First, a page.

Monday morning horrors await with gale force winds, snow and rain

Monday morning horrors await as country faces gale force winds, snow and heavy rain with temperatures struggling to get above 5C

  • Dreadful weather awaits on Monday morning as wind and rain are expected
  • Temperatures won’t rise above 5C (41F) and some can expect up to 70mm of rain
  • The chilly forecast could turn to snow, particularly in central southern England

Dreadful weather awaits on Monday morning as the country faces gale force winds, snow and heavy rain with temperatures struggling to rise above a chilly 5C (41F).

The bleak weather will begin on Sunday night, as the Met Office has issued a yellow warning for rain and wind across much of southern and central England.

And the chilly temperatures could turn heavy rain into snow in some parts of the country, particularly in central southern England, on Monday, and flooding could be expected.

The gloomy forecast comes days after the country was basked in sunshine for a short spell, with temperatures as warm as 26C (82F) .

Dreadful weather awaits on Monday morning as the country faces gale force winds, snow and heavy rain with temperatures struggling to rise above a chilly 41F (5C).Pictured: Beach-goers bundled up at Bournemouth Beach

The gloomy forecast comes days after the country was basked in sunshine for a short spell, with temperatures as warm as 82F. Pictured: Couple in their hats and jackets in Bournemouth on Sunday after a spell of warm weather throughout the country

The bleak weather will begin on Sunday night, as the Met Office has issued a yellow warning for rain and wind across much of southern and central England

And the chilly temperatures could turn heavy rain into snow in some parts of the country, particularly in central southern England, and some flooding can be expected  

Temperatures aren’t expected to rise above 41F (5C) and some parts of the country can expect up to 70mm of rain.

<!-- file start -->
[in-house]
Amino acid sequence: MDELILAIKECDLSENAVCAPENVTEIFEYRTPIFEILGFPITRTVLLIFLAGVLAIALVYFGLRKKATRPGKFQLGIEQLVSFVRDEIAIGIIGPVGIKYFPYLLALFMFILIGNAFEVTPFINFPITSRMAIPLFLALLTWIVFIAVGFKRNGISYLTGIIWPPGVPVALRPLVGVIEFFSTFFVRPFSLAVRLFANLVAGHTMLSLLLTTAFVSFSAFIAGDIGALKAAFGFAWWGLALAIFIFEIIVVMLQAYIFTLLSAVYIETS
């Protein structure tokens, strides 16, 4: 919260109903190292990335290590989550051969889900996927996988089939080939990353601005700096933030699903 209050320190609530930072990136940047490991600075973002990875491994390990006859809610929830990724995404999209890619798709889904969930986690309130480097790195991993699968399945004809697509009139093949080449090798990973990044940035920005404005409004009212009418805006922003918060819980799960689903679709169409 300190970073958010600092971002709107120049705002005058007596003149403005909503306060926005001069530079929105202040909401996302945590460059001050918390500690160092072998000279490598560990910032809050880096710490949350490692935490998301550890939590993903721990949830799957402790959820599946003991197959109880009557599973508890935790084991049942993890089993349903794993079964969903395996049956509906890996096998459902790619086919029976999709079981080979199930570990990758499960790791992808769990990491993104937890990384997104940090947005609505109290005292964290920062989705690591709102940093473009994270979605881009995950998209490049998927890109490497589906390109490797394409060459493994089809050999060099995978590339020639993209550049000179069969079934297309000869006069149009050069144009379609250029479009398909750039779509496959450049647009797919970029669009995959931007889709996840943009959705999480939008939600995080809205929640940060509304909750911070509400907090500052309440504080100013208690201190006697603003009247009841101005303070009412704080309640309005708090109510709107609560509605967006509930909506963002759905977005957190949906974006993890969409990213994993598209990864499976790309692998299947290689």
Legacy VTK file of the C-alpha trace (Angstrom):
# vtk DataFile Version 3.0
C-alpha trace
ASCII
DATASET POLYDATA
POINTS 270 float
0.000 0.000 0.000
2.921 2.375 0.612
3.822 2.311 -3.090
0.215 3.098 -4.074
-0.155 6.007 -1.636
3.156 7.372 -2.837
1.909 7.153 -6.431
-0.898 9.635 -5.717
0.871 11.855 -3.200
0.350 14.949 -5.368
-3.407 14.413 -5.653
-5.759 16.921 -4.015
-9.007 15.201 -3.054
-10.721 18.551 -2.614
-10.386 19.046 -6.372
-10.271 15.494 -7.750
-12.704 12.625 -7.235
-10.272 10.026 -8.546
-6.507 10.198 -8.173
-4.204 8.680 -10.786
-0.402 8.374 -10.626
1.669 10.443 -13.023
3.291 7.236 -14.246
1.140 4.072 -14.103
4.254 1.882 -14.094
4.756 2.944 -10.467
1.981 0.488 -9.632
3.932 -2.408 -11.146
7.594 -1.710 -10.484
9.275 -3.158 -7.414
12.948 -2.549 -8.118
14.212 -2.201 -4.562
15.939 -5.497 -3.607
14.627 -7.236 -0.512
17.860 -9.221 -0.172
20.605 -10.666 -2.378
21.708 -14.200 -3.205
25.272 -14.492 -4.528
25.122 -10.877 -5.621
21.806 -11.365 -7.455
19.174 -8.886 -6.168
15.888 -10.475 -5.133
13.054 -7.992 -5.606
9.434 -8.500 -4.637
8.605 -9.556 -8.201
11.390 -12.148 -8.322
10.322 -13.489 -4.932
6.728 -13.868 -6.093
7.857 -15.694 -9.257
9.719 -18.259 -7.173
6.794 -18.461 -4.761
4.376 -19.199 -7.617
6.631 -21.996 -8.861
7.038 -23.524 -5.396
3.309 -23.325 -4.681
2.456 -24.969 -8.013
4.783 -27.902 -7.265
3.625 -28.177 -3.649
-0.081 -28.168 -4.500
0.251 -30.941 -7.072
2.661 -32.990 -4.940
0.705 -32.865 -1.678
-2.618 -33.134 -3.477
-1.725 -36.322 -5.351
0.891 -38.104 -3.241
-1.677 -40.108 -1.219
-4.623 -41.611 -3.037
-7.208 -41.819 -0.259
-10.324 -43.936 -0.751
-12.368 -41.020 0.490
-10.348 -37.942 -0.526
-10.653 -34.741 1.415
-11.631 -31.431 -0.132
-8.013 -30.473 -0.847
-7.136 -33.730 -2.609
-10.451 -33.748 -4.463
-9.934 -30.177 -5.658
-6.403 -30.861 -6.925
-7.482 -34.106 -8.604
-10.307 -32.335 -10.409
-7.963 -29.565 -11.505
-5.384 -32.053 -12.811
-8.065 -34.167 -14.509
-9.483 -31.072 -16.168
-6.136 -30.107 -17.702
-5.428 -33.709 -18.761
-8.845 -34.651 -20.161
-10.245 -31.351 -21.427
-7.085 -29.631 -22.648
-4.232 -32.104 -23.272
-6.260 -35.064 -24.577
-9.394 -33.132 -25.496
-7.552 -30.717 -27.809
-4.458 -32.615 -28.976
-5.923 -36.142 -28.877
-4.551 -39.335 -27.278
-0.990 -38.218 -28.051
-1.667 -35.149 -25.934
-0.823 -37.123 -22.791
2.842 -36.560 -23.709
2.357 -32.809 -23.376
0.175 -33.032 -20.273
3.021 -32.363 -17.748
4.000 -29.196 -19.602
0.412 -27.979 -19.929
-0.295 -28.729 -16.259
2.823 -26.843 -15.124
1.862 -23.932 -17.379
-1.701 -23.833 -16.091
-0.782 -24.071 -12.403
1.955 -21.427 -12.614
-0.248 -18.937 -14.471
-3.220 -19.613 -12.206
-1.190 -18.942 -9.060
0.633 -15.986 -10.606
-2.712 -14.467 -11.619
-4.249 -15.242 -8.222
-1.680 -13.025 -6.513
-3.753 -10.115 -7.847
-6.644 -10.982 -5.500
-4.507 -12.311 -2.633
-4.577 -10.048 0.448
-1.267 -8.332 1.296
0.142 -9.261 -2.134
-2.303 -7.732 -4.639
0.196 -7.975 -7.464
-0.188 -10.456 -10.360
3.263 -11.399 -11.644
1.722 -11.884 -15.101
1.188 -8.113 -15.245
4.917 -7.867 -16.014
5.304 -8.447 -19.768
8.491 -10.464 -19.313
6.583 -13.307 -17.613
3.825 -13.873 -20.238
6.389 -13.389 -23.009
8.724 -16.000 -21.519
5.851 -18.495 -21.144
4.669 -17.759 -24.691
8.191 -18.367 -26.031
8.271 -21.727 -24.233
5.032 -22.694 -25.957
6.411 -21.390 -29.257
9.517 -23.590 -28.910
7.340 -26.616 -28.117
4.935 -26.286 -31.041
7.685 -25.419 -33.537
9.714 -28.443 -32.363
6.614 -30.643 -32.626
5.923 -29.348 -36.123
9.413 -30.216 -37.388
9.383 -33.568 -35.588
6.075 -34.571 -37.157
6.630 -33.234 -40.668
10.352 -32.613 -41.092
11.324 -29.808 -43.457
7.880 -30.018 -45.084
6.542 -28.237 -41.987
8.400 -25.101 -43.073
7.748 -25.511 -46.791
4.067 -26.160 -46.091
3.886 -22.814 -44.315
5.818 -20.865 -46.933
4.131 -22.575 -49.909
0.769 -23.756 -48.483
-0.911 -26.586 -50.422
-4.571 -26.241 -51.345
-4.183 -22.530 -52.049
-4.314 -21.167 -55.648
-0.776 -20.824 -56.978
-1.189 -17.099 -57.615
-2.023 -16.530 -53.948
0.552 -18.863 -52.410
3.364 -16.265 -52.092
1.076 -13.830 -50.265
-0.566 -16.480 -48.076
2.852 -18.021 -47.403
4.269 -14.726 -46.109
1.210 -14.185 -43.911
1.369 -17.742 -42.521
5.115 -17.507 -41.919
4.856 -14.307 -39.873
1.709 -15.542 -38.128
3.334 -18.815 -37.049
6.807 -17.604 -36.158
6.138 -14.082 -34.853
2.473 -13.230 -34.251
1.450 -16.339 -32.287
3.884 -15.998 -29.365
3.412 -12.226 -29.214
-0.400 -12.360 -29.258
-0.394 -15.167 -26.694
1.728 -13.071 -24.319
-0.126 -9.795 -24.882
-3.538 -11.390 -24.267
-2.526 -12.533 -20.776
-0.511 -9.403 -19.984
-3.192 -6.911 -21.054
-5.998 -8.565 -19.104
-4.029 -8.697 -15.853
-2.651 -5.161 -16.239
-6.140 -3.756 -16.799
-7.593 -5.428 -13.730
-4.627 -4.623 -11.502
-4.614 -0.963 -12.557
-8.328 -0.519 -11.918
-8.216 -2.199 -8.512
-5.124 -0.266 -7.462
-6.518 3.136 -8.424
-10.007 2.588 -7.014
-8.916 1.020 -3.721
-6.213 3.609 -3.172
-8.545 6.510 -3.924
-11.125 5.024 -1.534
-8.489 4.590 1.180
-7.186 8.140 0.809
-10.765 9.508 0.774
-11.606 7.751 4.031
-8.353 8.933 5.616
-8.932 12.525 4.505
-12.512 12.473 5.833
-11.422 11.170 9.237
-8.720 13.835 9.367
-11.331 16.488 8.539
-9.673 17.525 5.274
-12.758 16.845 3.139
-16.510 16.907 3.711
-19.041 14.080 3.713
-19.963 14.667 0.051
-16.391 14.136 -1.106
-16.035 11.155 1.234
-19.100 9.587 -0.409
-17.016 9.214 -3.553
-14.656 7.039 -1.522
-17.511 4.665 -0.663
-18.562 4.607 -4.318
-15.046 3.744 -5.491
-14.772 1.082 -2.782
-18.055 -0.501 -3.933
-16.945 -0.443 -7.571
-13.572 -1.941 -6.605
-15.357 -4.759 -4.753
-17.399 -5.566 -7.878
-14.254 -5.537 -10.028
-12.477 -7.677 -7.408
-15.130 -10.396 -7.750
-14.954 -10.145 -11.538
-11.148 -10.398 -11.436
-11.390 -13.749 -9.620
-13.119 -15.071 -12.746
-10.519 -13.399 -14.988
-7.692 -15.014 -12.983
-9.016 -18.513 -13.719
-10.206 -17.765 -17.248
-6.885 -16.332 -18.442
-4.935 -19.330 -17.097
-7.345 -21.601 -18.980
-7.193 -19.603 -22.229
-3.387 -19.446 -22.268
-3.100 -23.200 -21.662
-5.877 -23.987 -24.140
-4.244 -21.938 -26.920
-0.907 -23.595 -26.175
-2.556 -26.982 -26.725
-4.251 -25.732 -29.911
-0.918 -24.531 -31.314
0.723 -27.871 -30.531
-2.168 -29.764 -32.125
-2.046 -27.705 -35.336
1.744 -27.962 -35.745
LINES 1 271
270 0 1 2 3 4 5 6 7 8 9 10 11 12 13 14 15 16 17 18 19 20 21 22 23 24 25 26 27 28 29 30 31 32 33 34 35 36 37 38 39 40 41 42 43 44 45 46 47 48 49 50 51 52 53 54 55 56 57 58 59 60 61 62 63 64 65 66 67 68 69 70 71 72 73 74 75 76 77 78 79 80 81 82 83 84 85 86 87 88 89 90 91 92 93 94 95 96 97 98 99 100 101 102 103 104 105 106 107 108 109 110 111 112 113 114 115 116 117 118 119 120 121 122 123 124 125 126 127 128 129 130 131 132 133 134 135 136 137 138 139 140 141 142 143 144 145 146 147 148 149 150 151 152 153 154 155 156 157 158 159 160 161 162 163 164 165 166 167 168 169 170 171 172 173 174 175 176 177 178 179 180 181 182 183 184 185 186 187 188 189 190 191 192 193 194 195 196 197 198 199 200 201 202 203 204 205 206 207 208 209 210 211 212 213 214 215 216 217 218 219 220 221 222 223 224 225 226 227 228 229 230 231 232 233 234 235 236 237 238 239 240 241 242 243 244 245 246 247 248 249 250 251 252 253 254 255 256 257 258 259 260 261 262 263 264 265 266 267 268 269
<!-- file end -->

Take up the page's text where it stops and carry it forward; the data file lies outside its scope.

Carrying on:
Bearing the brunt of most of the bad weather is south and central England, while Scotland and Northern Ireland miss out on most of the rain. 

Trains and buses could be affected as the Met Office warned of possible delays or cancellations, saying there could be a ‘small chance’ that homes and businesses could be flooded due to the rain.  

The Met Office said: ‘The heavy rain will be accompanied by strong to gale force northerly winds and it may be cold enough to produce some snow on high ground although this seems unlikely to settle.’  

And some warned that flights could also be disrupted due to the inclement weather.

Although Sunday began dry and bright at first, a further low pressure area is due to arrive from northern Europe in the South East by Sunday night.

Trains and buses could be affected as the Met Office warned of possible delays or cancellations, saying there could be a ‘small chance’ that homes and businesses could be flooded due to the rain. Pictured: Bournemouth Beach on Sunday

Cloudy weather is seen throughout much of Southern England on Sunday. Pictured: A family enjoy the spectacular spring colours

Temperatures aren’t expected to rise above 41F (5C) and some parts of the country can expect up to 70mm of rain

Some warned that flights could also be disrupted due to the inclement weather. Pictured: A couple in raincoats at RHS Garden Wisley in Surrey

The Met Office’s warning for Sunday evening extended through the whole of Monday for more than two-and-a-half inches of rain.